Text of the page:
April 23, 2024

Architectural Design Kingdom

Home is where the heart is

“Investing in the comforts of home”

5 min read

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At home, some people let the breadcrumbs fall wherever they may land; others can’t stand it if a painting is off-kilter.

Sacha Grierson falls into the latter group, says Elana Safronsky, a close friend of her detail-oriented client and the brainchild behind the full-service firm Emme Design.

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As someone who sweats the small stuff, Grierson’s decision to enlist Safronsky for a renovation is understandable. When she bought her 1,300-square-foot post-war semi in midtown Toronto in 2009 it was perfectly fine for her and her daughter Lola Flanery, who today is 18 and an actor.

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Grierson had done a light renovation but over time the house, with its basic red brick and brown-shingled exterior, started to grate.

Banquette
Dressed in cotton and velvet, the banquette’s merlot and wood tones pop in the light-coloured interior. “With white, you need spikes,” says designer Elana Safronsky. Photo by Per Kristiansen photograph

“It’s an ordinary house, but Sacha is not ordinary. She’s particular,” says Safronsky. “Her house was always meticulous. There was nothing wrong with it but it didn’t delight her,” she says, adding, “she’s got a lot of style and a visual appetite but she is a homebody, so she needed a home that gave her that same inspiration that her clothes do.”

Pre-renovation the front door opened to a typical bowling-alley layout, with a living area up front followed by a kitchen with cabinets lining one side of a wall and a central island.

The friends discussed an addition, but the plan and even the drawings were scrapped.

Living room
CB2 daybeds, a marble table and antique sconces punch up the living room. A slim custom closet hides outdoor gear in the adjoining foyer. Photo by Per Kristiansen photograph

“A lot of people believe that when they embark on a large reno and spend money, they have to add square footage to ensure resale value,” says Safronsky. “They are very afraid in just investing in the comforts of the home.”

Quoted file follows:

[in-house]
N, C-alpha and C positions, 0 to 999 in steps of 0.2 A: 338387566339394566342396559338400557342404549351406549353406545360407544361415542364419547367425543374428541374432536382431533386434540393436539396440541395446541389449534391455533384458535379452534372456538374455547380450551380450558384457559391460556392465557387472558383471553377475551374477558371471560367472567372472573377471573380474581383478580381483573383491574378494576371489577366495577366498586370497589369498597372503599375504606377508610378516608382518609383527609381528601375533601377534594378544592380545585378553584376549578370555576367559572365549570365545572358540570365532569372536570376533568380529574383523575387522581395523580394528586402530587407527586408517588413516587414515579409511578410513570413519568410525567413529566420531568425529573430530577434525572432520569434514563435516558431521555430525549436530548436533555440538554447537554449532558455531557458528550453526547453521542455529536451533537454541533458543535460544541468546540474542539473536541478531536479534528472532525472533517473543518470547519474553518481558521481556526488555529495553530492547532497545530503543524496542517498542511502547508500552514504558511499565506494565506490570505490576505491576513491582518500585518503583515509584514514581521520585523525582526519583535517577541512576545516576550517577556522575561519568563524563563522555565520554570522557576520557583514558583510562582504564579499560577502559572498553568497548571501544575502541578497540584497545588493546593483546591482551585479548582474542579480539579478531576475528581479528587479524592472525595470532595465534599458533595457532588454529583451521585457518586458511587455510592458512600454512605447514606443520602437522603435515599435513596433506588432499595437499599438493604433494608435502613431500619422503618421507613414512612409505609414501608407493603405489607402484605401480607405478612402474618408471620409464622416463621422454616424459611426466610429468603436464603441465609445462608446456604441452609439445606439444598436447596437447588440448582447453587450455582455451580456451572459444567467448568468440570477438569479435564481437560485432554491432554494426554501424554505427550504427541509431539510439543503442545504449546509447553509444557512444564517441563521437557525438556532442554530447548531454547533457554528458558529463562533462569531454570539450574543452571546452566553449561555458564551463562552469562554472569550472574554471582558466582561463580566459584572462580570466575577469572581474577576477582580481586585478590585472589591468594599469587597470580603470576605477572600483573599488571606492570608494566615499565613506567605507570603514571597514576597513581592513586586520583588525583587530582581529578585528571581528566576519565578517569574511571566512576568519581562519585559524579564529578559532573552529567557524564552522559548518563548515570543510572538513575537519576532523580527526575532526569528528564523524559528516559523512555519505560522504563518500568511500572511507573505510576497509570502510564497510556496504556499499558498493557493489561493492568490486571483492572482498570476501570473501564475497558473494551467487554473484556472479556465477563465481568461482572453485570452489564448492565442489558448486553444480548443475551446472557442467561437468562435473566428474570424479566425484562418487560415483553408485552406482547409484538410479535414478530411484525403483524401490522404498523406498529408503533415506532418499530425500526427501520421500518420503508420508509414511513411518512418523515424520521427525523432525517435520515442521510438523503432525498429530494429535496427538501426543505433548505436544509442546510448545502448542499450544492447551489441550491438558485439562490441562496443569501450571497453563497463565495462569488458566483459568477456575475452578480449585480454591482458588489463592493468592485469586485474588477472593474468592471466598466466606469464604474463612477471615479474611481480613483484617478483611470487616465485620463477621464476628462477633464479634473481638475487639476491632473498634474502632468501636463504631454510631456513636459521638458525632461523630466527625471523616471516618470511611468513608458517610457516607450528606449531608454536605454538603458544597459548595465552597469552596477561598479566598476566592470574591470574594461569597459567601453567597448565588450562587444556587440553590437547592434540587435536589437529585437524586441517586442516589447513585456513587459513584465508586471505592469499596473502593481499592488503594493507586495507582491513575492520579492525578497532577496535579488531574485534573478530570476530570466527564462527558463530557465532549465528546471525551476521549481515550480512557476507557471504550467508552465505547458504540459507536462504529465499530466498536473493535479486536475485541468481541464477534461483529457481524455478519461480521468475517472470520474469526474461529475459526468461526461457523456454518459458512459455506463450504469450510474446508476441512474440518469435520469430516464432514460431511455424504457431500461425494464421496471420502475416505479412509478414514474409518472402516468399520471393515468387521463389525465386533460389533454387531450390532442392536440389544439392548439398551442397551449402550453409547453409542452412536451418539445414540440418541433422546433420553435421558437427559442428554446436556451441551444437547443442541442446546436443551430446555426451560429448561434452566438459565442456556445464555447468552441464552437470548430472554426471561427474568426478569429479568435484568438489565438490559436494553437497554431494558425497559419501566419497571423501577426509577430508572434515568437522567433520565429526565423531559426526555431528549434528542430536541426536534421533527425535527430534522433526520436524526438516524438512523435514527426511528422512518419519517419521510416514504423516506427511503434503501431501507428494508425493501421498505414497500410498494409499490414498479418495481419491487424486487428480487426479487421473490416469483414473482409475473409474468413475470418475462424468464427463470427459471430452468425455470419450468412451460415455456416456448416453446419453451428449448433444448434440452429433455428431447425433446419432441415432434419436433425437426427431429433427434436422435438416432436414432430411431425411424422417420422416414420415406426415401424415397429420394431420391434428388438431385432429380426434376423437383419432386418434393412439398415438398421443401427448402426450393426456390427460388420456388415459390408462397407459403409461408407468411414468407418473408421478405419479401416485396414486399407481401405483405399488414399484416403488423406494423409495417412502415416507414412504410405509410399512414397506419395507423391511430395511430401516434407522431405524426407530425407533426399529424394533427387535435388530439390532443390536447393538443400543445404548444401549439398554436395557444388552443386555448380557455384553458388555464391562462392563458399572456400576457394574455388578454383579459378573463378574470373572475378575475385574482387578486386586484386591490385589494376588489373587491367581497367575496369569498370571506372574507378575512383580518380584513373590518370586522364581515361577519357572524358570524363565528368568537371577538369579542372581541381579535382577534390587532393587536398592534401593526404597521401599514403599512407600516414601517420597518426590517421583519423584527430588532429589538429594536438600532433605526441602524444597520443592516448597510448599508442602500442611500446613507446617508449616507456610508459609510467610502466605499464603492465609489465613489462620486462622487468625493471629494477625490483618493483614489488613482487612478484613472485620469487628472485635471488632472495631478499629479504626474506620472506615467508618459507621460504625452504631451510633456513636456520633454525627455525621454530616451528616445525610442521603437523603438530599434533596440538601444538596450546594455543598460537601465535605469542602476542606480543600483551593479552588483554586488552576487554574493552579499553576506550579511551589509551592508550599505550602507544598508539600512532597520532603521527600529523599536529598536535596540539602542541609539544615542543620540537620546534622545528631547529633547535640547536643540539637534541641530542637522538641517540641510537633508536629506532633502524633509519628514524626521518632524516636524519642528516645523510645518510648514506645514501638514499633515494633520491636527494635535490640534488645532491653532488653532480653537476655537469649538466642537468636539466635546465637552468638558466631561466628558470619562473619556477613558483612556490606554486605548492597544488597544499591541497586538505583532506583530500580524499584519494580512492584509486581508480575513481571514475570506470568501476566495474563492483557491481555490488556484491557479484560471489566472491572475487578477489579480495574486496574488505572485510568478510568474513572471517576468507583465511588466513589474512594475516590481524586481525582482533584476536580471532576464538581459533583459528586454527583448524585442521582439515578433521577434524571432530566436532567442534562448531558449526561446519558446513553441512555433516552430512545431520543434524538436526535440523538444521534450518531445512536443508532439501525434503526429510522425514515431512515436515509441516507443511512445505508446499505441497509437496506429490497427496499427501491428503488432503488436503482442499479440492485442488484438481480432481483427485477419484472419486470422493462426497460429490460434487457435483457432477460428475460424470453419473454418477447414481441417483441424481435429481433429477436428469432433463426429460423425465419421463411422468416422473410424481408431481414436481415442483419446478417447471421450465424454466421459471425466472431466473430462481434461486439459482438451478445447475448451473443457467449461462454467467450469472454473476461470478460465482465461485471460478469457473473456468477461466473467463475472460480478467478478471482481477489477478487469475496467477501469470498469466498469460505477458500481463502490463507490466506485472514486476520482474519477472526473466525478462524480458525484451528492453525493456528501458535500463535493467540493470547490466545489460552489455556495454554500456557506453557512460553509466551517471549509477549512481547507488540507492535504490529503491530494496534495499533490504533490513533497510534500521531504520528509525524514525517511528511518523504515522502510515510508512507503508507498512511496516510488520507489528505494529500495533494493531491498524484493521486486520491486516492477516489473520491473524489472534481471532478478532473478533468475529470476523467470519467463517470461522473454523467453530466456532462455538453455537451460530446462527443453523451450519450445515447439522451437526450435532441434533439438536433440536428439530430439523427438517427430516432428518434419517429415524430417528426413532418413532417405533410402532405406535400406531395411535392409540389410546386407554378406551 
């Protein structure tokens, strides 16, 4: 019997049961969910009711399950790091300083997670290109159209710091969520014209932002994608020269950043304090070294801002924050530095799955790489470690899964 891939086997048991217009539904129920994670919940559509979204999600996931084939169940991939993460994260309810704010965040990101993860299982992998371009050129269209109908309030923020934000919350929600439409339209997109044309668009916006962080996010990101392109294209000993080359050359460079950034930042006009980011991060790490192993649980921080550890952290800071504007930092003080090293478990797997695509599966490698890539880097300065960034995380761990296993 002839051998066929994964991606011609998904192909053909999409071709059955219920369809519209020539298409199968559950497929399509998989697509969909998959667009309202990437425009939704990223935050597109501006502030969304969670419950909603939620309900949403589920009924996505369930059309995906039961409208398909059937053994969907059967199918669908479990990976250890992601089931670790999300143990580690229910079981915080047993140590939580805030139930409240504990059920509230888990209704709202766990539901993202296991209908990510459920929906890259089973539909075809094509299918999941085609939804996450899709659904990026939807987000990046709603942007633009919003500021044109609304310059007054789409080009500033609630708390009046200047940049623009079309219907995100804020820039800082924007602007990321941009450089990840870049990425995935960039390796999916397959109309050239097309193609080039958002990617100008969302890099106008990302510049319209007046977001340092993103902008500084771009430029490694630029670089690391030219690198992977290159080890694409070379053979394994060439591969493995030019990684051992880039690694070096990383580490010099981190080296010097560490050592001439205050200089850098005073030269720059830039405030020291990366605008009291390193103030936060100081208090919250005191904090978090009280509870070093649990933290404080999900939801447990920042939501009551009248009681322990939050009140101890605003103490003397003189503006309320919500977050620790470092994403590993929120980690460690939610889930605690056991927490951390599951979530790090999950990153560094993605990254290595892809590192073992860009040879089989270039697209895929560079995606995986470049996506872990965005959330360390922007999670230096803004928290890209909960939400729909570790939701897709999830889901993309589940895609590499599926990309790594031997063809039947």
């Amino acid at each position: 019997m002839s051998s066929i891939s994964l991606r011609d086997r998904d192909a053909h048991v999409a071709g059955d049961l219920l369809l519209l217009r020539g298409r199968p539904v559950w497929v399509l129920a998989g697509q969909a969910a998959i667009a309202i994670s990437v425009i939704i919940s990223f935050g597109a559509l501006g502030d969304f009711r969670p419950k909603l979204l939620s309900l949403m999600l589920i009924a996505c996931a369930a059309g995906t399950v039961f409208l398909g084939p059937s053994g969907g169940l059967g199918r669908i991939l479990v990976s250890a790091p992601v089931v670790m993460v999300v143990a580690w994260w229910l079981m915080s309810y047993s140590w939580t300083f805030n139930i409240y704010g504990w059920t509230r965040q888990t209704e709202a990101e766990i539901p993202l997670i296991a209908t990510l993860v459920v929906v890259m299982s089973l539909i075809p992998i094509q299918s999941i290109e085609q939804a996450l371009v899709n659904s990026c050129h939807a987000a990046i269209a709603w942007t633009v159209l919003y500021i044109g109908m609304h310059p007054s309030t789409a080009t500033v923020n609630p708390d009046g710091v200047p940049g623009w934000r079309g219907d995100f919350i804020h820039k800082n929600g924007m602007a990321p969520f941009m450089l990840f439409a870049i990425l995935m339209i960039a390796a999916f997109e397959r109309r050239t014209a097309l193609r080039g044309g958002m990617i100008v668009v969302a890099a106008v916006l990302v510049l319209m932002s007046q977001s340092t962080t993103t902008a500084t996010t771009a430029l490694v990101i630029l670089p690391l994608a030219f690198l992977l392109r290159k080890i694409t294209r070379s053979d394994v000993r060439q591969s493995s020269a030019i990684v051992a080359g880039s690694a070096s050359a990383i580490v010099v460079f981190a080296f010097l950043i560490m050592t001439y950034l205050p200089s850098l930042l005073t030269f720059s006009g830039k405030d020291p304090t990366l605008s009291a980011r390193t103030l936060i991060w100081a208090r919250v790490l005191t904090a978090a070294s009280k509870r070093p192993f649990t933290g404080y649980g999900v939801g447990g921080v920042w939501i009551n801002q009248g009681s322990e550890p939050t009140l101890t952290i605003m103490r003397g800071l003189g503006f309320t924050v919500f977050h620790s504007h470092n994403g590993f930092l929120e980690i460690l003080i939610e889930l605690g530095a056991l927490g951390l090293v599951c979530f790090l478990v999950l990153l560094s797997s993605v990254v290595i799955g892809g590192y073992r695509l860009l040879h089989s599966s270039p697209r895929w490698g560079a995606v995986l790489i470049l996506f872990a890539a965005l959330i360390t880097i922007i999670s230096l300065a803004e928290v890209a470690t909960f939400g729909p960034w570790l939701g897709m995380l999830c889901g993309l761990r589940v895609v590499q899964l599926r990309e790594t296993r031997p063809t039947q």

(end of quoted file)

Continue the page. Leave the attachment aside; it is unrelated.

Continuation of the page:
What if instead, says Safronsky, one were to mull over every detail “to invest in dream finishes to create visual romance,” so every corner is perfect?

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“What ensued,” says Safronsky, “is a true loving renovation.”

Alongside Fabio Quattrociocchi of Lindale Construction, Safronsky made significant changes to the house to improve its liveability. She raised the ceiling in the principal bedroom and added built-ins; popped on a Juliet balcony off Lola’s room to make it special; enlarged and redid the ensuite; created a basement living zone; reconfigured the kitchen to create a square so it felt more intentional and revamped the exterior with stucco and landscaping in the entertainer’s dream of a yard.

Bathroom
White marble and honey onyx flooring, a recovered antique chair and a rattan-fronted vanity are a wild mix in the bathroom. Photo by Per Kristiansen photograph

“The kitchen’s framed cabinetry communicates a time-honoured style,” says Safronsky. Along with the walls, they’re hand-painted in Pure & Original’s chalk paint for a subtle something-something so they don’t feel flat.

Quartzite, a natural stone and one of Safronsky’s go-to materials, was used for the backsplash and countertop. “It has a marble feel but it’s less expensive and it doesn’t stain as easily,” she says noting the stone’s gorgeous linear pattern that resembles travertine.

Since Grierson is a sucker for styling, Safronsky brought in romantic details in the kitchen, as she describes them. The shelving satisfies a stylish person’s propensity to refresh the vignettes. Heirlooms — such as paintings and furniture from Grierson’s South African background — are captivating talking points in the home, loading it with personality. There’s a dresser in a dining room, giant wooden beads on a wall in the foyer.

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Bedroom
By raising the ceiling, Safronsky was able to add an interesting upper display area in the principal bedroom. Photo by Per Kristiansen photograph

An ingenious move is the banquette. Instead of plunking a table in the centre of the dining room, Safronsky used a pane of glass to divide the area. “The glass keeps some of the smells out, creates a membrane between dining and cooking, and adds visual interest,” she says.

Upstairs, the principal bathroom is a study in planning and patience. “We were on a budget and we wanted it to be extraordinary,” says Safronsky, who spent an inordinate amount of time on her phone surfing products. The flooring, for instance, features white marble and honey onyx from China that Safronsky custom-designed. “It was a nightmare but it was a fraction of the cost. I did it for $3,200.”

The front and back exterior, meanwhile, got Safronskied with punchy black mullioned windows that pop against the white stucco. To escape that gaudy stucco look, and instead get a Dutch or French feel, the trick, says the designer, is to make sure the windows are set in and don’t have moulding. “No keystones!” she says.

“This is an exercise in how to make a ubiquitous Toronto post-war semi special,” says Safronsky. “Every decision was made to bring charm to limited confines.”

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